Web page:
The Democratic presidential primary—and the Democratic coalition itself—are both in an unpredictable place as Vice President Joe Biden weighs a 2016 bid with increasing seriousness. The buzz intensified when it was reported that Biden held a private meeting with populist-progressive superstar Elizabeth Warren over the weekend, prompting speculation about the potential potency of a Biden-Warren ticket among Democratic voters. The Wall Street Journal reported yesterday that Biden is now “leaning toward” entering the race, as Hillary Clinton continues to falter.
If Biden decides to jump in, the race will immediately get much more interesting—and not only because of gaffe-prone “Uncle Joe’s” inevitable verbal slip-ups. A Biden run would be interesting because of what it might reveal about the coalition that makes up the modern Democratic Party. While Hillary Clinton is looking to reconstitute the Democratic coalition that nominated Barack Obama in 2008—a coalition heavy on young people and, especially, minorities—Team Biden is reportedly imagining a primary support base among white working-class voters and independents. (Ironically, this is the same constituency that Clinton chased after during her first presidential run—only to be outdone by Obama’s rainbow coalition). From Thursday’s WSJ:
With Mrs. Clinton slipping in polls, Mr. Biden could introduce another challenge to her campaign by drawing away key voters: working-class Americans and independents. Both groups have moved away from the party in recent elections, and Mr. Biden fares better with them than Mrs. Clinton, according to a Wall Street Journal/NBC poll taken this summer.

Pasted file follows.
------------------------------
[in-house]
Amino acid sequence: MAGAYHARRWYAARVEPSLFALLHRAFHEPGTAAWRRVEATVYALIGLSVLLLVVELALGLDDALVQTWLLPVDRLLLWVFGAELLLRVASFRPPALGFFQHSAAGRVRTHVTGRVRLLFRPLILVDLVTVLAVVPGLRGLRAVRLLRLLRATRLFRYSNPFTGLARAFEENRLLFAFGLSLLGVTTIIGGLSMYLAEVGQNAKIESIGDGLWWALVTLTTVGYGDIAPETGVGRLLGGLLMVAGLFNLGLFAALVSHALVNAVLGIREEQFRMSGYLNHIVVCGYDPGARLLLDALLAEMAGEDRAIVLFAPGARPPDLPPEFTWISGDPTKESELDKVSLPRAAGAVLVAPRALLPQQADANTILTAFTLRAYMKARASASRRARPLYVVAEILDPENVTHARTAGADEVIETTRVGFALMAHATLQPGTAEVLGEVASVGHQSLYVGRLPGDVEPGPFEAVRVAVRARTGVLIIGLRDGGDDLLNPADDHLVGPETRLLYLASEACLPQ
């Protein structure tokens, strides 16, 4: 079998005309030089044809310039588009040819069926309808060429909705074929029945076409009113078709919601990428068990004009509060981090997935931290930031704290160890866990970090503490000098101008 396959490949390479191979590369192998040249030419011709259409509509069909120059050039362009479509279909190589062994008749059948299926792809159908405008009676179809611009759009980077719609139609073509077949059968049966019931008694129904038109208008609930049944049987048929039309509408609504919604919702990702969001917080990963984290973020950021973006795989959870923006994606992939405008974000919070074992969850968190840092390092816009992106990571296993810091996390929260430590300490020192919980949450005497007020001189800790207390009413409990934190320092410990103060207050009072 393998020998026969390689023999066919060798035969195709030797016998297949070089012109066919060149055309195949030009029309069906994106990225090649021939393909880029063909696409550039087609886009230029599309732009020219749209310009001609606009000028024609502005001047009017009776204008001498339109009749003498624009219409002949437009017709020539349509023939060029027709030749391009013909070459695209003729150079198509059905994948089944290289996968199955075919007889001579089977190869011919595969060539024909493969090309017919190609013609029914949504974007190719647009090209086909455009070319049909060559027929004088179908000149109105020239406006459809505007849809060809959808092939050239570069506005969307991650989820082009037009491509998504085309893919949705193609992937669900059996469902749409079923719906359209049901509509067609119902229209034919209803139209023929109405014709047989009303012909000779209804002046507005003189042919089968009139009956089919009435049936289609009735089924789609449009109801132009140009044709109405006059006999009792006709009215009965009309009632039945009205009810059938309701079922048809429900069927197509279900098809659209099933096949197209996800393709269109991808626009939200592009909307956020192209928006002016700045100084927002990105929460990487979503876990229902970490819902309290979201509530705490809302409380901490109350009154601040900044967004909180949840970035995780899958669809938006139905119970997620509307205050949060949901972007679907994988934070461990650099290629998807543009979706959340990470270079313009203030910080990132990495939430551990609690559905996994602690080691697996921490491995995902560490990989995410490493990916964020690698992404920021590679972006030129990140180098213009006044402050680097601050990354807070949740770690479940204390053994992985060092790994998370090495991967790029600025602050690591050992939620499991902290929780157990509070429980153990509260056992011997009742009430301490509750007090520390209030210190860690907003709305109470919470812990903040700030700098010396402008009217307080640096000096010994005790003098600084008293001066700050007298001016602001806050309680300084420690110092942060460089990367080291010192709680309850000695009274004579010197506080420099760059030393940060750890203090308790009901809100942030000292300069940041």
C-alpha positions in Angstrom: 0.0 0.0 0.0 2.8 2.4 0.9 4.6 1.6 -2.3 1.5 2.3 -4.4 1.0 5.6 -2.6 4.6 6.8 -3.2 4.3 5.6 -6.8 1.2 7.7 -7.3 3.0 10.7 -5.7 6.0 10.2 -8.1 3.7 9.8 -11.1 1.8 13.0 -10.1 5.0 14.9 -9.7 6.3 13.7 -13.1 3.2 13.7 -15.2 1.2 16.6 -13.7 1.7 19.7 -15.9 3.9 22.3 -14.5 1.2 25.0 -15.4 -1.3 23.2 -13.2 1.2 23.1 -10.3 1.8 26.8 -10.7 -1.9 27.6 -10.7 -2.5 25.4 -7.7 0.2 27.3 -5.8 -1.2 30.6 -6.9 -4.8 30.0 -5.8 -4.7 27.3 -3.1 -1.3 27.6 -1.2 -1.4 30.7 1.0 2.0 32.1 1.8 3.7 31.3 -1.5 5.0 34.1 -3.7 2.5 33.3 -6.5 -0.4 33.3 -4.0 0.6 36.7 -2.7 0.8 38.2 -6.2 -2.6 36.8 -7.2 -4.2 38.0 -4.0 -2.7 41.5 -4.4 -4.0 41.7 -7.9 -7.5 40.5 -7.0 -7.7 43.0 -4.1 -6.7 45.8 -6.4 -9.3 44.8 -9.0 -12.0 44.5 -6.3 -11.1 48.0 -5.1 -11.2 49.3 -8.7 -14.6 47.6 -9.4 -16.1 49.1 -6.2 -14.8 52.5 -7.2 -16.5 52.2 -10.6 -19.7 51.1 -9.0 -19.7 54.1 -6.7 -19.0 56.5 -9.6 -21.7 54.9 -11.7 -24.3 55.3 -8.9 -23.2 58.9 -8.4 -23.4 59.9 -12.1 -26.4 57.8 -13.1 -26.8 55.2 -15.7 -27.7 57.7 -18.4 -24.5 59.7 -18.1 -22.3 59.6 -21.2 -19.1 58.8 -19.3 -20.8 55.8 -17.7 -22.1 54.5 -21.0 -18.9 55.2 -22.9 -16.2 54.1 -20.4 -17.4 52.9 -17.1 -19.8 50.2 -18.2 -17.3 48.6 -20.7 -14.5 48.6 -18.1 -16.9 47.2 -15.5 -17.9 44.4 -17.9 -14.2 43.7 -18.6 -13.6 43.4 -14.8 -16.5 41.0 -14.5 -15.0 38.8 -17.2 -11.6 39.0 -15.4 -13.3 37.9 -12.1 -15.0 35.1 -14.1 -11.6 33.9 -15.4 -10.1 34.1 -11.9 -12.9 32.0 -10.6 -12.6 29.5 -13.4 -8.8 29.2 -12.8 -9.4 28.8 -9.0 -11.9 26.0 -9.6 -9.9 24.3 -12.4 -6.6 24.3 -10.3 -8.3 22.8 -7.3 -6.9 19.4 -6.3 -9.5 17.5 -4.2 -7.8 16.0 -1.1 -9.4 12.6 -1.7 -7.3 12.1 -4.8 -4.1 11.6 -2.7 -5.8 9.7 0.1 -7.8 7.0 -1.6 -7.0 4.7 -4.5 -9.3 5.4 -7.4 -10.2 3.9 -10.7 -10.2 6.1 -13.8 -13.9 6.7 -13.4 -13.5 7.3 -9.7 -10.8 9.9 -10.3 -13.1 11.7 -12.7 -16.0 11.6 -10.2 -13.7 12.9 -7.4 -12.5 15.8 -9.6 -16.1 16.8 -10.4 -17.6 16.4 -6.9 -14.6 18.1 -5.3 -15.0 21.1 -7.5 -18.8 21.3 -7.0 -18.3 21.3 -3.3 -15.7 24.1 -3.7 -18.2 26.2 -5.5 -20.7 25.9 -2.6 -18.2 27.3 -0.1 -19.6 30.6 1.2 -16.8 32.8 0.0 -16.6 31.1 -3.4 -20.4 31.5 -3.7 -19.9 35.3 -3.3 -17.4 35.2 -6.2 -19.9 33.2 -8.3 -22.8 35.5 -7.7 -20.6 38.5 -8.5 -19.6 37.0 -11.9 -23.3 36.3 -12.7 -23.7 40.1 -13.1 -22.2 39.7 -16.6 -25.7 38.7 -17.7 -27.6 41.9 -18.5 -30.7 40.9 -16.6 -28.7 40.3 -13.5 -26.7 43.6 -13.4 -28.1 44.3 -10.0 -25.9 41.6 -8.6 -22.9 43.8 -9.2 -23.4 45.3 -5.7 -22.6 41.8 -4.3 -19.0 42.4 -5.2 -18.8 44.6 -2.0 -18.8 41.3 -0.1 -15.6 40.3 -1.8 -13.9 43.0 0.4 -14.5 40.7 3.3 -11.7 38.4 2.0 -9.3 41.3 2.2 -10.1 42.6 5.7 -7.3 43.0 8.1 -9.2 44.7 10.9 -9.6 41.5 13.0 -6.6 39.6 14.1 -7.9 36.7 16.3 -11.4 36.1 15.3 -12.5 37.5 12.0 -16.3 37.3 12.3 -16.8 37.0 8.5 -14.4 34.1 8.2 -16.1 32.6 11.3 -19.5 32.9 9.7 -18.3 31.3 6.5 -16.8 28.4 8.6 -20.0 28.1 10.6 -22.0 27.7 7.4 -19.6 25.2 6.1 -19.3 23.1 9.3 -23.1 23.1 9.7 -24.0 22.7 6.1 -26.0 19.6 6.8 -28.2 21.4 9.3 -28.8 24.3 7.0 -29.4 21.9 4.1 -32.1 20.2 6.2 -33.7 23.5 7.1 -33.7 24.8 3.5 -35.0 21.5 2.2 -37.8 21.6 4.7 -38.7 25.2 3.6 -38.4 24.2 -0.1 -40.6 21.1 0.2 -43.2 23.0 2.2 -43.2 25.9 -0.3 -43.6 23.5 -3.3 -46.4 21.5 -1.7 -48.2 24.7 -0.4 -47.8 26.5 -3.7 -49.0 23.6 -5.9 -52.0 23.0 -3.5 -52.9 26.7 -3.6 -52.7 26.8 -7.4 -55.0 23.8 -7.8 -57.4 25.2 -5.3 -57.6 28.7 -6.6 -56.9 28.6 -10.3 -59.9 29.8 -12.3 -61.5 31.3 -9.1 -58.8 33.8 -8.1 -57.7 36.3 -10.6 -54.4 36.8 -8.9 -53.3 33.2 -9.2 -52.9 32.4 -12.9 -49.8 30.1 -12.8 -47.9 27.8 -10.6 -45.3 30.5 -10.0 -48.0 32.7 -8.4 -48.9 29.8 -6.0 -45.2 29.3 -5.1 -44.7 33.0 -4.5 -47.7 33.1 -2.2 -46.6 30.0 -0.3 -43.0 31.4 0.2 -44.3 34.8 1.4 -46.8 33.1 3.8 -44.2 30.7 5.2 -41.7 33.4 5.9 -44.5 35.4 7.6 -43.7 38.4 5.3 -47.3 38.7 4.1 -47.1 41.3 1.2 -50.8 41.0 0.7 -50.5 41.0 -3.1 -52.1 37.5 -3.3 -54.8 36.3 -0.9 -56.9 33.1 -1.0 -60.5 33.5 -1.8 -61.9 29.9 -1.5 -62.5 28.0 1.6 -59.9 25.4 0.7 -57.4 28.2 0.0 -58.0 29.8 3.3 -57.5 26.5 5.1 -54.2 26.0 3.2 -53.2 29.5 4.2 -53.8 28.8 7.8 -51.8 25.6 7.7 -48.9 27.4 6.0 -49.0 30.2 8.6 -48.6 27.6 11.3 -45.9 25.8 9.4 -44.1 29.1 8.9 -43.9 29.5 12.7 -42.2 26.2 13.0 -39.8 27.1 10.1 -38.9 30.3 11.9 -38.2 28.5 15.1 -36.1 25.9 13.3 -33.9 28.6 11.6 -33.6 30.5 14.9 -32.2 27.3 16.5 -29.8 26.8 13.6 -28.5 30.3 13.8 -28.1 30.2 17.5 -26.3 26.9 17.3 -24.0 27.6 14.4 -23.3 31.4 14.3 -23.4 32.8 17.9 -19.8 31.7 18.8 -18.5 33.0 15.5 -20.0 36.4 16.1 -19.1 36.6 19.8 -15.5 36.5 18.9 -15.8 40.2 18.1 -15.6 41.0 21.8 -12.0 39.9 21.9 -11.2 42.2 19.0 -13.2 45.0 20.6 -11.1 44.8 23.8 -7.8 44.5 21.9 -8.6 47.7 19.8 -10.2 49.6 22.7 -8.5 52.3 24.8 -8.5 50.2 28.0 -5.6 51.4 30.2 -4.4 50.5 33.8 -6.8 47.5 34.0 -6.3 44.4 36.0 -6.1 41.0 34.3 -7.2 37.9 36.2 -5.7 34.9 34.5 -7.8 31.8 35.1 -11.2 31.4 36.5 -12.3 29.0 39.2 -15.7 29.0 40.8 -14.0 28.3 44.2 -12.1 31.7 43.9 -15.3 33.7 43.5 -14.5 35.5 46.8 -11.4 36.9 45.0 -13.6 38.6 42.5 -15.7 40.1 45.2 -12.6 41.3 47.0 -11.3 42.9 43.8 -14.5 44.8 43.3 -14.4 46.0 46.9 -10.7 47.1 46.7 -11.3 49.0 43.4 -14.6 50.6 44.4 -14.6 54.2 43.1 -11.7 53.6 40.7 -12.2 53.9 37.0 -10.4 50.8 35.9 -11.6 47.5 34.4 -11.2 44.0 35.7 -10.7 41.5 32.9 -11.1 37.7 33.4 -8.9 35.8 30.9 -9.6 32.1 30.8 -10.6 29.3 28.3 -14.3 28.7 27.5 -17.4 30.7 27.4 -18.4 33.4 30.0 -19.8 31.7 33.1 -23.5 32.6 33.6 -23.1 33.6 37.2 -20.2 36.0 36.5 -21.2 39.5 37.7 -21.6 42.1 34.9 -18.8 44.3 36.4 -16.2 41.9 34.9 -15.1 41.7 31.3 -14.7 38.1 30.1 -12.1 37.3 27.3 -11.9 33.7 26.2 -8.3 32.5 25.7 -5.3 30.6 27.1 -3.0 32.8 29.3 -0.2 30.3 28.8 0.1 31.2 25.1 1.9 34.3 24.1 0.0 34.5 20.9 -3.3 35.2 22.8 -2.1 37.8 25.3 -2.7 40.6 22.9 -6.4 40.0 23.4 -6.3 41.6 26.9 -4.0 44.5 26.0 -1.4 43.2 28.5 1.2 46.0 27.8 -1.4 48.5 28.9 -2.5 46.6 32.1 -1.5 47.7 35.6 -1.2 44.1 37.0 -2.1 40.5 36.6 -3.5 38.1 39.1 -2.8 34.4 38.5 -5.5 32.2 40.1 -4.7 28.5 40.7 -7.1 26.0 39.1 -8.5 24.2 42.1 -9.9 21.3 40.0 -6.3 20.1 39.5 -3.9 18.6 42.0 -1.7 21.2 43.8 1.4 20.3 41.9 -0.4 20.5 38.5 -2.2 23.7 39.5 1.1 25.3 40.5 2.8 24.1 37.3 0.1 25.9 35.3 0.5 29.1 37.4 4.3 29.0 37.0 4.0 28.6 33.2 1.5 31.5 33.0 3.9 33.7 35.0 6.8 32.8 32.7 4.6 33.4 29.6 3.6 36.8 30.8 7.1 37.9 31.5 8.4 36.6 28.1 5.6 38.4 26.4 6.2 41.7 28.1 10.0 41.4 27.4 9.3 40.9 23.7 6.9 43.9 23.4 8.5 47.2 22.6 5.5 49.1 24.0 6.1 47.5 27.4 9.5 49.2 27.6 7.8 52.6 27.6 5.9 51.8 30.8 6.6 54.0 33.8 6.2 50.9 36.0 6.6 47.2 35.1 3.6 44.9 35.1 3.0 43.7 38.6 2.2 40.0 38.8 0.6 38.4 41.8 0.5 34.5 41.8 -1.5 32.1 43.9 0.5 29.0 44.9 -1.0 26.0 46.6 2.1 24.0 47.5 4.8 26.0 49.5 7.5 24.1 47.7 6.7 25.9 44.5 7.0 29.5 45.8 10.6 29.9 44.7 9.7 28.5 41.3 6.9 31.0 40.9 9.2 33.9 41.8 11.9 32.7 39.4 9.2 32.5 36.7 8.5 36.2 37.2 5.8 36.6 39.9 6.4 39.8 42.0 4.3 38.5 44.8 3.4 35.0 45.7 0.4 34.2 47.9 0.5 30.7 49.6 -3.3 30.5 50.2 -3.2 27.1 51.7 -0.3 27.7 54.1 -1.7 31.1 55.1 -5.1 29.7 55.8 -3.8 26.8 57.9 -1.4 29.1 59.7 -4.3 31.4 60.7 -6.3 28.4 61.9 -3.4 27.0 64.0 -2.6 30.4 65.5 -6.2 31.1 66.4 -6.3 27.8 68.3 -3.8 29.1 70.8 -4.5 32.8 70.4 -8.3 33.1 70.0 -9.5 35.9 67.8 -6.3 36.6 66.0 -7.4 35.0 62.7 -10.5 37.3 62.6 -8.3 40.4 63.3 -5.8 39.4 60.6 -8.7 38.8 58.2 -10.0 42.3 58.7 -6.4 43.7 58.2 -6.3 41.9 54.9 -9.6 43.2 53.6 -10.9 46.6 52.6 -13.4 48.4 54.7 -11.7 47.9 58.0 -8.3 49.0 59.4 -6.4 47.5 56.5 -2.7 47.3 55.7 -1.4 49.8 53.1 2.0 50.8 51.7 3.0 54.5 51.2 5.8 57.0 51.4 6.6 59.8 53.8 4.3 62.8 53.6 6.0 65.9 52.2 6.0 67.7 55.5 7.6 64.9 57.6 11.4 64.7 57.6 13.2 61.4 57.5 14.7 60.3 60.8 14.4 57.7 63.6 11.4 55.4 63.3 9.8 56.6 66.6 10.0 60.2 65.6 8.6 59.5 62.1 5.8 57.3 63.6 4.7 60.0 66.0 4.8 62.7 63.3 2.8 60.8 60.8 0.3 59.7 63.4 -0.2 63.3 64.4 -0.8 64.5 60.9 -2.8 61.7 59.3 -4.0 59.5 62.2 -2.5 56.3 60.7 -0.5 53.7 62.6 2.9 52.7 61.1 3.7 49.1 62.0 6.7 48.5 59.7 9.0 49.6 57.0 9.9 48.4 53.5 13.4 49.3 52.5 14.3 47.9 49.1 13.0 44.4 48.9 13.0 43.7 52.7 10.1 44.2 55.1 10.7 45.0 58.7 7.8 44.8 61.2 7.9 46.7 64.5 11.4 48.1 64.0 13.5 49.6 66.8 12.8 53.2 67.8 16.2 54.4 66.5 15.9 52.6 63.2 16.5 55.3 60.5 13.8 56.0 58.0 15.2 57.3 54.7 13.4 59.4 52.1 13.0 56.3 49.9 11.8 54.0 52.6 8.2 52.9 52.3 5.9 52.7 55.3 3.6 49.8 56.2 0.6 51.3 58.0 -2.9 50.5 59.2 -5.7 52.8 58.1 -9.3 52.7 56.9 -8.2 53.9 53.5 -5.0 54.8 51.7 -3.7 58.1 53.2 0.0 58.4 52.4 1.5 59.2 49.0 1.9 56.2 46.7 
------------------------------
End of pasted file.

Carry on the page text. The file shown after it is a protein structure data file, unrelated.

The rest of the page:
“He has a reach that other Democrats don’t have at this stage,” said Peter Hart, a Democratic pollster who worked on the survey…
Jim McQueeny, a former Democratic strategist from New Jersey, said Mr. Biden could win the support of blue-collar workers, such as steelworkers, mechanics and factory workers, by capitalizing on “the feeling that he understands their issues” more than Mrs. Clinton does.
“It’s mostly white, it’s mostly male but it can be very powerful,” Mr. McQueeny said. “Hillary has a challenge with these people,” he added.
Critics argue that Biden is mulling a campaign strategy for winning the nomination of a party that no longer exists. White working-class voters and independents—relatively moderate constituencies that were an important part of Bill Clinton’s 1990s support base—have drifted sharply away from the Party under Barack Obama’s more unabashedly liberal leadership. Building a bid for the nomination around these voters might seem to be a lost cause at time when the Democrats’ working-class base is diminishing and the party is growing more diverse and liberal. Still, the white working class represents a sizable, if shrinking, part of the Democratic primary electorate, and could help create a path to the nomination for Biden if Clinton’s email struggles take a turn for the worse.
Moreover, as Ross Douthat has written, “presidential candidates inherit coalitions, yes, but they also shape them.” Joe Biden clearly can’t single-handedly restore the Democrats’ status as a party of working class unionized workers—those days are long gone—but it is not impossible to imagine the back-slapping moderate-on-abortion pol from Scranton, Pennsylvania charting out a more working-class friendly path to the nomination than that which carried his boss in 2008, and which Hillary Clinton is trying, rather more uneasily, to win over this season. A Biden run would be informative—not only because it would boost the level of competition in a shallow Democratic field, but because it would help clarify whether the Democratic Party can appeal to a slightly broader constituency, or whether the Obama coalition is here to stay.